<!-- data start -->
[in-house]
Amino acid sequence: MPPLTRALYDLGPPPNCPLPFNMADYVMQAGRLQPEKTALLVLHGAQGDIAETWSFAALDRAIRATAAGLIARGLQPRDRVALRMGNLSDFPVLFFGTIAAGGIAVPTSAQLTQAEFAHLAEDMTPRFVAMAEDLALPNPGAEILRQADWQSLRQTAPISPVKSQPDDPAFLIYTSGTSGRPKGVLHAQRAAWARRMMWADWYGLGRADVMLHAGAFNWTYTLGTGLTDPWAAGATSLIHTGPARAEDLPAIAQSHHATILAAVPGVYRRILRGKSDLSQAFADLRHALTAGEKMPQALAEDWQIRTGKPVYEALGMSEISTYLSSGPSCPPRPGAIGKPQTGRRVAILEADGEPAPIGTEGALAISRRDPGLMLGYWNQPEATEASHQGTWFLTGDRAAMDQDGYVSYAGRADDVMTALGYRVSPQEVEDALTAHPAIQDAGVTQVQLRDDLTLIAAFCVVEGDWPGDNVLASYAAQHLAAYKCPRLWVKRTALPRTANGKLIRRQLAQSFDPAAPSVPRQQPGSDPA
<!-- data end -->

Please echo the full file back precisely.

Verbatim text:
[in-house]
Amino acid sequence: MPPLTRALYDLGPPPNCPLPFNMADYVMQAGRLQPEKTALLVLHGAQGDIAETWSFAALDRAIRATAAGLIARGLQPRDRVALRMGNLSDFPVLFFGTIAAGGIAVPTSAQLTQAEFAHLAEDMTPRFVAMAEDLALPNPGAEILRQADWQSLRQTAPISPVKSQPDDPAFLIYTSGTSGRPKGVLHAQRAAWARRMMWADWYGLGRADVMLHAGAFNWTYTLGTGLTDPWAAGATSLIHTGPARAEDLPAIAQSHHATILAAVPGVYRRILRGKSDLSQAFADLRHALTAGEKMPQALAEDWQIRTGKPVYEALGMSEISTYLSSGPSCPPRPGAIGKPQTGRRVAILEADGEPAPIGTEGALAISRRDPGLMLGYWNQPEATEASHQGTWFLTGDRAAMDQDGYVSYAGRADDVMTALGYRVSPQEVEDALTAHPAIQDAGVTQVQLRDDLTLIAAFCVVEGDWPGDNVLASYAAQHLAAYKCPRLWVKRTALPRTANGKLIRRQLAQSFDPAAPSVPRQQPGSDPA